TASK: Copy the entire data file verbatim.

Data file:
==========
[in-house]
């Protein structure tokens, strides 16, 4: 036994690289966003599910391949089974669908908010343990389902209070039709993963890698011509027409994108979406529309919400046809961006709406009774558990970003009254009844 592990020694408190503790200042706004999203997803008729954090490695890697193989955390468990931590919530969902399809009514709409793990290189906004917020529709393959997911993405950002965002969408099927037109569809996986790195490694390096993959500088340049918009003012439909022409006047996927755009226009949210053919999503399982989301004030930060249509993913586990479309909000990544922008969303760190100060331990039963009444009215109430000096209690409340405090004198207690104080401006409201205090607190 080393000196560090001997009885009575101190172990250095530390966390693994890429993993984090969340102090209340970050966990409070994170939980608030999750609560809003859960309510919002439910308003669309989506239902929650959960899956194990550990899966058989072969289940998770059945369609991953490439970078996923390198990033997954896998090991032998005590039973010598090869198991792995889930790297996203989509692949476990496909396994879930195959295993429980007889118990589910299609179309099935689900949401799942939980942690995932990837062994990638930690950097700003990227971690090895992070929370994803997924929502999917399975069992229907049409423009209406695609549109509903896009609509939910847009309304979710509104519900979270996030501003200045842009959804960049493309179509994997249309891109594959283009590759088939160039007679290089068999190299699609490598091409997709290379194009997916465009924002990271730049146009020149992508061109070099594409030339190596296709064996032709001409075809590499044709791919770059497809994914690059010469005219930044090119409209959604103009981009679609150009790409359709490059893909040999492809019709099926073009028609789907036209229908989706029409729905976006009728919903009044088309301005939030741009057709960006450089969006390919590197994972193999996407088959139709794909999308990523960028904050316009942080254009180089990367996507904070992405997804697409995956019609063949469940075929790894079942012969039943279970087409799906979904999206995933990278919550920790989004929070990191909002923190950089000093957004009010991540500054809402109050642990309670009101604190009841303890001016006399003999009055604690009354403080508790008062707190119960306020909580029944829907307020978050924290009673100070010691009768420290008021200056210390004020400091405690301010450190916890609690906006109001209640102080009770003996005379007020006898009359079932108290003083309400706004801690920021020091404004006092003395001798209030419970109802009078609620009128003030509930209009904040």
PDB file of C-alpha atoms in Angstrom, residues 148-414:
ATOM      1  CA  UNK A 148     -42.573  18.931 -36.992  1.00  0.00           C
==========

[in-house]
């Protein structure tokens, strides 16, 4: 036994690289966003599910391949089974669908908010343990389902209070039709993963890698011509027409994108979406529309919400046809961006709406009774558990970003009254009844 592990020694408190503790200042706004999203997803008729954090490695890697193989955390468990931590919530969902399809009514709409793990290189906004917020529709393959997911993405950002965002969408099927037109569809996986790195490694390096993959500088340049918009003012439909022409006047996927755009226009949210053919999503399982989301004030930060249509993913586990479309909000990544922008969303760190100060331990039963009444009215109430000096209690409340405090004198207690104080401006409201205090607190 080393000196560090001997009885009575101190172990250095530390966390693994890429993993984090969340102090209340970050966990409070994170939980608030999750609560809003859960309510919002439910308003669309989506239902929650959960899956194990550990899966058989072969289940998770059945369609991953490439970078996923390198990033997954896998090991032998005590039973010598090869198991792995889930790297996203989509692949476990496909396994879930195959295993429980007889118990589910299609179309099935689900949401799942939980942690995932990837062994990638930690950097700003990227971690090895992070929370994803997924929502999917399975069992229907049409423009209406695609549109509903896009609509939910847009309304979710509104519900979270996030501003200045842009959804960049493309179509994997249309891109594959283009590759088939160039007679290089068999190299699609490598091409997709290379194009997916465009924002990271730049146009020149992508061109070099594409030339190596296709064996032709001409075809590499044709791919770059497809994914690059010469005219930044090119409209959604103009981009679609150009790409359709490059893909040999492809019709099926073009028609789907036209229908989706029409729905976006009728919903009044088309301005939030741009057709960006450089969006390919590197994972193999996407088959139709794909999308990523960028904050316009942080254009180089990367996507904070992405997804697409995956019609063949469940075929790894079942012969039943279970087409799906979904999206995933990278919550920790989004929070990191909002923190950089000093957004009010991540500054809402109050642990309670009101604190009841303890001016006399003999009055604690009354403080508790008062707190119960306020909580029944829907307020978050924290009673100070010691009768420290008021200056210390004020400091405690301010450190916890609690906006109001209640102080009770003996005379007020006898009359079932108290003083309400706004801690920021020091404004006092003395001798209030419970109802009078609620009128003030509930209009904040």
PDB file of C-alpha atoms in Angstrom, residues 148-414:
ATOM      1  CA  UNK A 148     -42.573  18.931 -36.992  1.00  0.00           C